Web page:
A warrantless search can result in the suppression of evidence.

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The 4th Amendment Protects Us Against an Unreasonable Search or Seizure.

There must be a search warrant or an exception to make a search legal. One of the most common exceptions is consent to search. The Consent Exception can be problematic because most people do not realize they can refuse to consent to a police search. Most people are also frightened when law enforcement is present, in uniform, with badges and guns, and afraid to say “no.” Therefore, a consent search is not necessarily voluntary when there is a warrantless search.

In the recent case of U.S. v. Lee, Mr. Lee was on parole. Lee’s parole officer received hearsay information that Lee may be involved with guns. The parole officer visited Lee’s home with two police officers. Lee’s girlfriend invited the officers inside. Lee was cuffed and patted down. The police asked him if he had anything illegal in the house. He told them no and that they could look (consent to search is an exception to the search warrant requirement, thereby justifying a warrantless search). The police found a gun during the search. Lee filed a Motion to Suppress the gun as evidence. The judge denied the Motion to Suppress, and the trial court determined the search was valid. On appeal, the court of appeals held,

“The fact that the defendant was handcuffed at the time he consented to the search did not render his consent involuntary. Further, the court held that the defendant’s statement that the officers could go ahead and look was sufficient to provide consent to the search.”  

This case reaffirms that when police officers ask for permission to search, the answer should always be “not without a warrant” because warrantless searches are unconstitutional.

The legal basis for judges to suppress evidence seized in violation of the Fourth Amendment, such as when there was a warrantless search, comes from the exclusionary rule. Courts created the exclusionary rule based on the Fourth Amendment. The rule prevents evidence obtained through unlawful searches and seizures from being used by the government as evidence in court. It was established to deter law enforcement from violating citizens’ constitutional rights. The foundational case for this in the U.S. was Weeks v. United States (1914), and it was later extended to state courts, including Michigan, in Mapp v. Ohio (1961). Exceptions to the rule exist, such as the good faith exception and the inevitable discovery doctrine, but its primary purpose is to ensure the justice system’s integrity.

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What do police officers need to get a warrant to search a home?

To obtain a search warrant for a home and avoid a challenge based on a warrantless search, police officers typically need to demonstrate the following:

  • “Probable Cause” is the main requirement. Officers must provide evidence or information suggesting that a crime has been committed and that evidence of that crime can be found in the specific location they want to search. Probable cause is a reasonable belief based on facts or circumstances.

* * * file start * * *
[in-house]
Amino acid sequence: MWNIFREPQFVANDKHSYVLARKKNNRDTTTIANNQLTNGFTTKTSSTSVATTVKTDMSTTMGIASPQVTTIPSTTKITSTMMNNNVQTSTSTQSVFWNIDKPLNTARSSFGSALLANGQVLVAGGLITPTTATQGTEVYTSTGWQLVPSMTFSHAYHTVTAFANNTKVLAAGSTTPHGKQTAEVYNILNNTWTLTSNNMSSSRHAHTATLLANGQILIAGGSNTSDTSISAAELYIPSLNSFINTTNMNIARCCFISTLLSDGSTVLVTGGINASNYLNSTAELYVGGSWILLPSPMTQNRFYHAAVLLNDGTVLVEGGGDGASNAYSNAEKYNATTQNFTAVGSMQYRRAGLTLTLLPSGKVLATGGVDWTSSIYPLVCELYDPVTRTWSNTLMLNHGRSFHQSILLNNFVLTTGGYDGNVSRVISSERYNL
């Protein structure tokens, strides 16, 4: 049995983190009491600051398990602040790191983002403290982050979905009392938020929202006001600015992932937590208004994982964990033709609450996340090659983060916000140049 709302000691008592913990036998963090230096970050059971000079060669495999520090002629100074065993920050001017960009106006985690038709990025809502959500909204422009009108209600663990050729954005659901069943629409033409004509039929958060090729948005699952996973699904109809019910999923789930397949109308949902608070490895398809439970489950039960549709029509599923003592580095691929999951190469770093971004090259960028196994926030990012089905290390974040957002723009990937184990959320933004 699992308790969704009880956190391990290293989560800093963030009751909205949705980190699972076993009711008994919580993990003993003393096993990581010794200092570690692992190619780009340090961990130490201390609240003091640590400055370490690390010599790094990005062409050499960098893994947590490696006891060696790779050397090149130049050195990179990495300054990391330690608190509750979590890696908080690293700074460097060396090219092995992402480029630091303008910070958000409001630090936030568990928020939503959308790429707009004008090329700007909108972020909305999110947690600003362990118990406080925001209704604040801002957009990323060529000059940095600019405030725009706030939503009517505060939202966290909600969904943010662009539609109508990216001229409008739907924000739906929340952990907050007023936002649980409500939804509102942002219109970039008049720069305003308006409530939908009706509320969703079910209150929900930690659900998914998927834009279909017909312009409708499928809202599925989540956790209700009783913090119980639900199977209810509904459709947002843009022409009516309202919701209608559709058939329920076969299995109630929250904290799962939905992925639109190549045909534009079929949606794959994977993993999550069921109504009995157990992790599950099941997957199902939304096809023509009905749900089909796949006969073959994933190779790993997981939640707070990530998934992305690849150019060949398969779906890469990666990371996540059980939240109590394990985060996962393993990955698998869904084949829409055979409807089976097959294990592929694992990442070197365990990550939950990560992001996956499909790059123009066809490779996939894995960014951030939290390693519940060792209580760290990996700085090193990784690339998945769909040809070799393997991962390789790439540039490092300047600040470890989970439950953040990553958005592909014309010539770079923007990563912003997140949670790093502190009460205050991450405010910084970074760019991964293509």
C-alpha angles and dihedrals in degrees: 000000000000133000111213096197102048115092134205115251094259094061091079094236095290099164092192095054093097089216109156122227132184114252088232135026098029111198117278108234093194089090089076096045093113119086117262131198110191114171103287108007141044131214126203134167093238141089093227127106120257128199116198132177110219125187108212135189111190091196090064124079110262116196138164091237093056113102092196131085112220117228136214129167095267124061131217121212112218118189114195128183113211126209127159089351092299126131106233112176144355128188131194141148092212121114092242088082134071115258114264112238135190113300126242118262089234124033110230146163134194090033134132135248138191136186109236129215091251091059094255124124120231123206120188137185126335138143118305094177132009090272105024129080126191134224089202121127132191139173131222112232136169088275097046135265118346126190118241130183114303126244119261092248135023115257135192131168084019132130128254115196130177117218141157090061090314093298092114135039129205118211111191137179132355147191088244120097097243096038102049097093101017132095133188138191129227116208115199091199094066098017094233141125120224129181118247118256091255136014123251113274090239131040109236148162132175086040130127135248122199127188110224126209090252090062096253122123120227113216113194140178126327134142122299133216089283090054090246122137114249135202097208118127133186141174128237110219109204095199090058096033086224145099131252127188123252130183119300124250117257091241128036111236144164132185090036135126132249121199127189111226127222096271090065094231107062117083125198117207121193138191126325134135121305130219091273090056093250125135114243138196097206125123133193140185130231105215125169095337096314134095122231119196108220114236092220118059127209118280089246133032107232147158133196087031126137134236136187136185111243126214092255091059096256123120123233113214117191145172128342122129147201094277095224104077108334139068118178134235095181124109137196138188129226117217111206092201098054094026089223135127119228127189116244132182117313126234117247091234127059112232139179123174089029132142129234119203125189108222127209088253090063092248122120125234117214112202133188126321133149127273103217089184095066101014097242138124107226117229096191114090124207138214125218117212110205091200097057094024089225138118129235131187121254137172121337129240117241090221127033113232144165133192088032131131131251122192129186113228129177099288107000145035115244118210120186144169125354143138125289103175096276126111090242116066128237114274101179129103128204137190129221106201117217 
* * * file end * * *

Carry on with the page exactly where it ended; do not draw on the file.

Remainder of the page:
• A search warrant must be specific. The request for the warrant must be specific about the place to be searched and the items or evidence sought. Law enforcement officers and agents cannot ask for a general warrant to search anywhere and for anything.
  • Officers seeking a warrant must present a sworn affidavit. Typically, the officer provides a sworn statement (affidavit) to a judge detailing the reasons for the search, the evidence supporting probable cause, and the specific items sought in the search.
  • A neutral judge or magistrate must sign the warrant. The officer presents the warrant application to a neutral, detached magistrate or judge. The judge reviews the provided information and determines if there’s sufficient probable cause to issue the search warrant. If so, they sign the warrant authorizing the search.

It’s important to note that while warrants are generally required for home searches due to the high expectation of privacy in one’s home, there are exceptions. For instance, in situations with exigent circumstances (like chasing a suspect into a home) or when officers reasonably believe that evidence is in imminent danger of destruction, officers might conduct a warrantless search.

Michigan Criminal Defense Attorneys Who Have a Remarkable Success Rate In Challenging Warrantless Searches

There are many exceptions to the requirement that police get a search warrant to conduct a search legally. If you have a search without a warrant issue or any search you feel was improper and illegal, you need to speak to the attorneys of LEWIS & DICKSTEIN, P.L.L.C., as soon as possible. The firm’s attorneys are specialists in constitutional law related to searches and seizures and criminal law issues. To protect yourself and ensure that the Government has not overstepped during a warrantless search, it is in your best interest to consult with a top criminal defense law firm to advise you of your rights. Our attorneys have decades of experience successfully defending people charged with criminal offenses.

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The lawyers with LEWIS & DICKSTEIN, P.L.L.C. are well respected and have an unparalleled record of success. The firm’s lawyers often get results for clients that even impress other lawyers! If you have questions or are facing criminal law problems, call LEWIS & DICKSTEIN, P.L.L.C. for a free consultation, and we will take the time to talk with you, answer your questions, address your concerns, and work with you to develop a winning strategy.

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